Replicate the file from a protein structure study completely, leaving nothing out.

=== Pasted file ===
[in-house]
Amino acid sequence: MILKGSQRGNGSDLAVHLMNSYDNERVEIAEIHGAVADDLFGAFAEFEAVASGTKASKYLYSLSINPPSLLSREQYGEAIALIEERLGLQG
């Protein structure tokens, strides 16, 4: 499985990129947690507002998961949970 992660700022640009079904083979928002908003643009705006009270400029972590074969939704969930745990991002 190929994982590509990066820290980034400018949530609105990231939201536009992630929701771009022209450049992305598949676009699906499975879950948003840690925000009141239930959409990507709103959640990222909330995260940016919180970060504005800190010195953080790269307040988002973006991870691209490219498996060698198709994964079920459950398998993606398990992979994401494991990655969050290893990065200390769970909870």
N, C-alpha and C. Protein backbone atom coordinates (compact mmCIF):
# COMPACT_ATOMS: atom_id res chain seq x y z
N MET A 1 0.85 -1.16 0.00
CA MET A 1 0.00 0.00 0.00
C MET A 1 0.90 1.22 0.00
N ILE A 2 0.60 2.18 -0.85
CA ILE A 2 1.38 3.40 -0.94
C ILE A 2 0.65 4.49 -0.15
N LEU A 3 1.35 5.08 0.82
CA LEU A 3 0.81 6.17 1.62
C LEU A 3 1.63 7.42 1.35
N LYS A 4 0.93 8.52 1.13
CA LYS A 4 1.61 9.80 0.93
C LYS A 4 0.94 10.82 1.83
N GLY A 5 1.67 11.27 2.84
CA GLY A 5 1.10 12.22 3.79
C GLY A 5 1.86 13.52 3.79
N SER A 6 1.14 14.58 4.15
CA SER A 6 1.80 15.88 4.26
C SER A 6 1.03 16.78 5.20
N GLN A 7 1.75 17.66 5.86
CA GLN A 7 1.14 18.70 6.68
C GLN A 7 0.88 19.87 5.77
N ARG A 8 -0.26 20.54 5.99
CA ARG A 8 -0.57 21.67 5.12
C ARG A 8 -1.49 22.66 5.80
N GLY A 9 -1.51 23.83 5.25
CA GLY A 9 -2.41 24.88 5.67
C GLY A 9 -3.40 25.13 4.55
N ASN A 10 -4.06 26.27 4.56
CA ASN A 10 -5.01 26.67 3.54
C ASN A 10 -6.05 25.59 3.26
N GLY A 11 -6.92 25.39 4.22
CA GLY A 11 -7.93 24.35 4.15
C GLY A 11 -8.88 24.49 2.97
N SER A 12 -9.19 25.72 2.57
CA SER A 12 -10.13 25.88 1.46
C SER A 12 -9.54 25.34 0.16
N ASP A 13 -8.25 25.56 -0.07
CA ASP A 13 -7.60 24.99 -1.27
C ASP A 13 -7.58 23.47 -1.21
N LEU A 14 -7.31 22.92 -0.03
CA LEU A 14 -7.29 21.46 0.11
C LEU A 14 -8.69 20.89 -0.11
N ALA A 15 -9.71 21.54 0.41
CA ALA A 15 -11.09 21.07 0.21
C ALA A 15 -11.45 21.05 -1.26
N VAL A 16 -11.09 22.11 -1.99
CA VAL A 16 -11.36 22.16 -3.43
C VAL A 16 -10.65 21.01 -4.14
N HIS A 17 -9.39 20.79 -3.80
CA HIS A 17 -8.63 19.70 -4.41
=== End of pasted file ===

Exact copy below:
[in-house]
Amino acid sequence: MILKGSQRGNGSDLAVHLMNSYDNERVEIAEIHGAVADDLFGAFAEFEAVASGTKASKYLYSLSINPPSLLSREQYGEAIALIEERLGLQG
């Protein structure tokens, strides 16, 4: 499985990129947690507002998961949970 992660700022640009079904083979928002908003643009705006009270400029972590074969939704969930745990991002 190929994982590509990066820290980034400018949530609105990231939201536009992630929701771009022209450049992305598949676009699906499975879950948003840690925000009141239930959409990507709103959640990222909330995260940016919180970060504005800190010195953080790269307040988002973006991870691209490219498996060698198709994964079920459950398998993606398990992979994401494991990655969050290893990065200390769970909870």
N, C-alpha and C. Protein backbone atom coordinates (compact mmCIF):
# COMPACT_ATOMS: atom_id res chain seq x y z
N MET A 1 0.85 -1.16 0.00
CA MET A 1 0.00 0.00 0.00
C MET A 1 0.90 1.22 0.00
N ILE A 2 0.60 2.18 -0.85
CA ILE A 2 1.38 3.40 -0.94
C ILE A 2 0.65 4.49 -0.15
N LEU A 3 1.35 5.08 0.82
CA LEU A 3 0.81 6.17 1.62
C LEU A 3 1.63 7.42 1.35
N LYS A 4 0.93 8.52 1.13
CA LYS A 4 1.61 9.80 0.93
C LYS A 4 0.94 10.82 1.83
N GLY A 5 1.67 11.27 2.84
CA GLY A 5 1.10 12.22 3.79
C GLY A 5 1.86 13.52 3.79
N SER A 6 1.14 14.58 4.15
CA SER A 6 1.80 15.88 4.26
C SER A 6 1.03 16.78 5.20
N GLN A 7 1.75 17.66 5.86
CA GLN A 7 1.14 18.70 6.68
C GLN A 7 0.88 19.87 5.77
N ARG A 8 -0.26 20.54 5.99
CA ARG A 8 -0.57 21.67 5.12
C ARG A 8 -1.49 22.66 5.80
N GLY A 9 -1.51 23.83 5.25
CA GLY A 9 -2.41 24.88 5.67
C GLY A 9 -3.40 25.13 4.55
N ASN A 10 -4.06 26.27 4.56
CA ASN A 10 -5.01 26.67 3.54
C ASN A 10 -6.05 25.59 3.26
N GLY A 11 -6.92 25.39 4.22
CA GLY A 11 -7.93 24.35 4.15
C GLY A 11 -8.88 24.49 2.97
N SER A 12 -9.19 25.72 2.57
CA SER A 12 -10.13 25.88 1.46
C SER A 12 -9.54 25.34 0.16
N ASP A 13 -8.25 25.56 -0.07
CA ASP A 13 -7.60 24.99 -1.27
C ASP A 13 -7.58 23.47 -1.21
N LEU A 14 -7.31 22.92 -0.03
CA LEU A 14 -7.29 21.46 0.11
C LEU A 14 -8.69 20.89 -0.11
N ALA A 15 -9.71 21.54 0.41
CA ALA A 15 -11.09 21.07 0.21
C ALA A 15 -11.45 21.05 -1.26
N VAL A 16 -11.09 22.11 -1.99
CA VAL A 16 -11.36 22.16 -3.43
C VAL A 16 -10.65 21.01 -4.14
N HIS A 17 -9.39 20.79 -3.80
CA HIS A 17 -8.63 19.70 -4.41